One lawmaker says subsidizing corporate research and development keeps U.S. manufacturers competitive in an environment where some countries, such as China, support their auto makers 100%.
DOE dollars to help GM continue magnesium research.
and will receive millions of dollars in U.S. Department of Energy funding intended to help the auto makers bring new energy-saving technologies to market ahead of their global competitors.
“We’ve got to transform our economy; we’ve got to see more advanced manufacturing products and processes,” U.S. Sen. Debbie Stabenow (D-MI) tells journalists on a conference call to announce the awards. “This (funding) is a very important part of that.”
Stabenow says subsidizing corporate research and development keeps U.S. manufacturers competitive in an environment where some countries, such as China, fund emerging technology 100%.
David Danielson, assistant secretary-Office of Energy Efficiency and Renewable Energy at the DOE, says the federal grants also ensures energy-saving technologies emerge because corporations often withhold funding riskier ideas due to the cyclicality of quarterly profits.
“We are only funding things out on the edge of the (technological) roadmap where, given the constraints of quarter-to-quarter profitability, (OEMs) are not able to invest as much as they need to be truly globally competitive,” he says. “We work with (corporations) to identify areas that taxpayer investments have a high impact.”
The DOE has taken much heat this year for another program providing loans to auto makers.
The Advanced Technology Vehicles Manufacturing loan program set aside $25 billion for advanced electric vehicles, but only a fraction of the money has been awarded because of the failures of another DOE lending program.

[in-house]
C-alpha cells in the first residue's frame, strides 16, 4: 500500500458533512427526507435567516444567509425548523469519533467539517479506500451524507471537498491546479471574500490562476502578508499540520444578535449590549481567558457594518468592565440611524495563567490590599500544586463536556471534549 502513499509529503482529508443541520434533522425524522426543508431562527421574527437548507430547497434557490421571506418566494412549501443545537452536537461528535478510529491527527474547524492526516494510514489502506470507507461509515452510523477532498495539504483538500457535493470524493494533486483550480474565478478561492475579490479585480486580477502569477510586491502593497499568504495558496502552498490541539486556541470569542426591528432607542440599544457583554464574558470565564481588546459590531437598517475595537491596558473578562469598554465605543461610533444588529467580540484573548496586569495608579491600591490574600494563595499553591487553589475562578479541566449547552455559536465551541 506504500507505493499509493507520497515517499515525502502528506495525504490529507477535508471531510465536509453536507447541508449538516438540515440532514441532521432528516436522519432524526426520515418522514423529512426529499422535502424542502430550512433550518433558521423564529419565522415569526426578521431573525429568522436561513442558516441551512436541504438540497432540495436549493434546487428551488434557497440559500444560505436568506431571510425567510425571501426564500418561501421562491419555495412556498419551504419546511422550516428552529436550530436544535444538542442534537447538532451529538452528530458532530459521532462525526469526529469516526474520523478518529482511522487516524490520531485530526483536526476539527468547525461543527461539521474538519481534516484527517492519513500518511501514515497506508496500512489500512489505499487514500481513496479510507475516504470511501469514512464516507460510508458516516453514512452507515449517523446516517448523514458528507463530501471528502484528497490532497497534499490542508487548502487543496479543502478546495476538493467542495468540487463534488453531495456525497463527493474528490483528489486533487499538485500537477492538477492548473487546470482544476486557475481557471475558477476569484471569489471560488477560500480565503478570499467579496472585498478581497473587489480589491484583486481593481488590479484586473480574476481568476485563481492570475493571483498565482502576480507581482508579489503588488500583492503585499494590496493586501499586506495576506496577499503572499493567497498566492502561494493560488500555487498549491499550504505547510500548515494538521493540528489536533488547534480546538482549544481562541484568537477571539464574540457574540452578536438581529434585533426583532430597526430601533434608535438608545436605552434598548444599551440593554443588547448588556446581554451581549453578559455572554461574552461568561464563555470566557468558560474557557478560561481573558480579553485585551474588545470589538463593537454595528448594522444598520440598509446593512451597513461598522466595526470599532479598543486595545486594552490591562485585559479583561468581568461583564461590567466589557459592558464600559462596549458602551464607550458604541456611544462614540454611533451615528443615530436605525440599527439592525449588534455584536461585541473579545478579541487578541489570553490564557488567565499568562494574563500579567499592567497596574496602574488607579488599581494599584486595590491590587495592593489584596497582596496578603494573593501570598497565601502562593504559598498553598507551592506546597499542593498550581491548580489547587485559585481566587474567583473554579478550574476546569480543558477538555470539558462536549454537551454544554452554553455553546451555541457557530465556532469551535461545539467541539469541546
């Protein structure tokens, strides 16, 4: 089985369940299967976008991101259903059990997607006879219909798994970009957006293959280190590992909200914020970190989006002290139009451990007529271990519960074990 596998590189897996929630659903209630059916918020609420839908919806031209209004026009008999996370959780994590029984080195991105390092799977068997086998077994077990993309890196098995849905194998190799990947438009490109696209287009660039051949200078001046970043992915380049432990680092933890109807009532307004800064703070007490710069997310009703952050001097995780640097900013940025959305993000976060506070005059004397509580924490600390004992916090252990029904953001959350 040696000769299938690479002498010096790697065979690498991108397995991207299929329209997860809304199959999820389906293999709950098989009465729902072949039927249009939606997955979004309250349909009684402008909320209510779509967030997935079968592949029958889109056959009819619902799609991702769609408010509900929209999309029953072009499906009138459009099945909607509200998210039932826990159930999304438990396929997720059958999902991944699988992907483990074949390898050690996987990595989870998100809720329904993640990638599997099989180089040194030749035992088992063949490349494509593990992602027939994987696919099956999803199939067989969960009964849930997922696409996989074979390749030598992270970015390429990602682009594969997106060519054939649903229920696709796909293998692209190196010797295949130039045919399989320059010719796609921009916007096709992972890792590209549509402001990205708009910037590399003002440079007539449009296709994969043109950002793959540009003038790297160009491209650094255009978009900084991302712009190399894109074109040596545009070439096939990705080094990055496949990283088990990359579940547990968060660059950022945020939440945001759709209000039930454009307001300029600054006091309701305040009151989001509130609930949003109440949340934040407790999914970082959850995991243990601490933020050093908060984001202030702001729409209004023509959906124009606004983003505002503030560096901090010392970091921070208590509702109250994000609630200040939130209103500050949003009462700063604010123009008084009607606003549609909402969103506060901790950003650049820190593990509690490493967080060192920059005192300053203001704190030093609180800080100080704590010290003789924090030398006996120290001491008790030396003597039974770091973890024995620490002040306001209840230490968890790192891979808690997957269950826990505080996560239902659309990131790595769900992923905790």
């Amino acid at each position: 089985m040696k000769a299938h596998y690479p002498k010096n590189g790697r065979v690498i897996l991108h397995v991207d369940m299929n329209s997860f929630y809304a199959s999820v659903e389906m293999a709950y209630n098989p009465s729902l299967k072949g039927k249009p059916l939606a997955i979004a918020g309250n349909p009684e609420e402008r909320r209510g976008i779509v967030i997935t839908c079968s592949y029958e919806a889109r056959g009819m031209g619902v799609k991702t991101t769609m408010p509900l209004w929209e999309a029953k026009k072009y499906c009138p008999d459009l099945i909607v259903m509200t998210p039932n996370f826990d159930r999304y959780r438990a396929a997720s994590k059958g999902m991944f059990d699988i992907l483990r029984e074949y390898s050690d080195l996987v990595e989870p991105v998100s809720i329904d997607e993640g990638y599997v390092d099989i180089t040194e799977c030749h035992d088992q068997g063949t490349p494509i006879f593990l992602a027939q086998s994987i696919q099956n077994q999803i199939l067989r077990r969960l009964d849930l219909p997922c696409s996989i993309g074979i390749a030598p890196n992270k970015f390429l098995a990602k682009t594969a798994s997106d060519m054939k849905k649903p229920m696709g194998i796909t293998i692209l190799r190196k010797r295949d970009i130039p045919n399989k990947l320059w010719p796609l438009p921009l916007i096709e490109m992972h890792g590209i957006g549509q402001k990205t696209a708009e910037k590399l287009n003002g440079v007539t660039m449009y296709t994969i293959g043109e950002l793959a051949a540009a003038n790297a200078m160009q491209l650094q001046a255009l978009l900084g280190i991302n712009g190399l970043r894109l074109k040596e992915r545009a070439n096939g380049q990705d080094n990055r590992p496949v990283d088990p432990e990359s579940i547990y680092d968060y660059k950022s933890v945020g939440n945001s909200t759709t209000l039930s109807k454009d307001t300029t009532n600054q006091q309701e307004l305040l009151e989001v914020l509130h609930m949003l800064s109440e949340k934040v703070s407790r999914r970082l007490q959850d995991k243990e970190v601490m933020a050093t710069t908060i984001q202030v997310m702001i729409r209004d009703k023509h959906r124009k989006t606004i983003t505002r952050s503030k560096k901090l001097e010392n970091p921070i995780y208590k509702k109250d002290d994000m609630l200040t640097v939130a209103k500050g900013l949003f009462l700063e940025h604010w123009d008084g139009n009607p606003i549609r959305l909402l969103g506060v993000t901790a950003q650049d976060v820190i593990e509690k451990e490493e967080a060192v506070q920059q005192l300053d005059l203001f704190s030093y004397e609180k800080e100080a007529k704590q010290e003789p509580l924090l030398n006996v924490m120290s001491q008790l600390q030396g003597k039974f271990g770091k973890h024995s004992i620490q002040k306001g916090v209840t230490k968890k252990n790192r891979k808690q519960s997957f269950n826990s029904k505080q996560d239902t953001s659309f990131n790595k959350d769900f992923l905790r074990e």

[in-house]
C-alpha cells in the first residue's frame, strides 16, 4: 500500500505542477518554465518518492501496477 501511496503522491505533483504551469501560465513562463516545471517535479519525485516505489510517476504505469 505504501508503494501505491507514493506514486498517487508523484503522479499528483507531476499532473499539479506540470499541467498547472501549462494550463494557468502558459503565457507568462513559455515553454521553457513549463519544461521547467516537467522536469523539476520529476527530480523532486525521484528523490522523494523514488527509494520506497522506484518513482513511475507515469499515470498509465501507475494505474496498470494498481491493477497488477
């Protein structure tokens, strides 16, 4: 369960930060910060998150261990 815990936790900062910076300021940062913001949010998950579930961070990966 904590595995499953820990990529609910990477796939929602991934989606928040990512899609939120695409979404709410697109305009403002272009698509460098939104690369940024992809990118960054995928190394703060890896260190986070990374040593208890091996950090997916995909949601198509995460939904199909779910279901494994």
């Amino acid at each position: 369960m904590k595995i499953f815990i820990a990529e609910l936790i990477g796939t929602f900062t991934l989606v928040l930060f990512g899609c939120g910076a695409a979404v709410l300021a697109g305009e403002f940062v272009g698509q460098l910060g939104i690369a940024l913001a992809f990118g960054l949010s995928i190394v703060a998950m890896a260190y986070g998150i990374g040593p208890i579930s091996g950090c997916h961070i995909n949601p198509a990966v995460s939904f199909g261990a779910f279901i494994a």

Critics of the ATVM say the program has caused job losses and private equity to retreat from investing in EV startups.
“This is strategic,” Stabenow says of the new DOE program. “It’s focused on those kinds of things that not only help the individual companies but (also) have broader application for multiple industries.”
The Clean Energy Manufacturing program will send $54 million to 13 projects. Corporations will chip in $17 million.
GM will use $2.7 million to commercialize a magnesium casting process capable of reducing the weight of a typical vehicle door 60%, greatly improving the auto maker’s ability to make its cars and trucks more fuel-efficient.
GM will work with magnesium expert Meridian Lightweight Technologies and Ohio State University on a super-vacuum die-casting process that is 50% more energy-efficient than current processes.
The auto maker recently revealed its Chinese operations produced the first low-pressure-cast magnesium part. The suspension control arm is 30% lighter than one made of aluminum.
will work on two projects. Collaboration with chemical maker Dow and the Oak Ridge National Laboratory will use $9 million to study ways to make carbon-fiber parts 20% less expensive while cutting the material’s production emissions 50%.
Another Ford project with the University of Utah will research the low-cost production of titanium alloys with a $1.5 million grant.
Danielson estimates the research funding will commercialize the auto makers’ technologies in the “5- to 10-year timeframe.”
Auto makers are researching ways to make vehicles more efficient ahead of stricter fuel-economy and carbon-dioxide emissions regulations around the world. In the U.S., they will have to reach 35.5 mpg (6.6 L/100 km) by 2017 and upwards of 54.5 mpg (4.3 L/100 km) by 2025.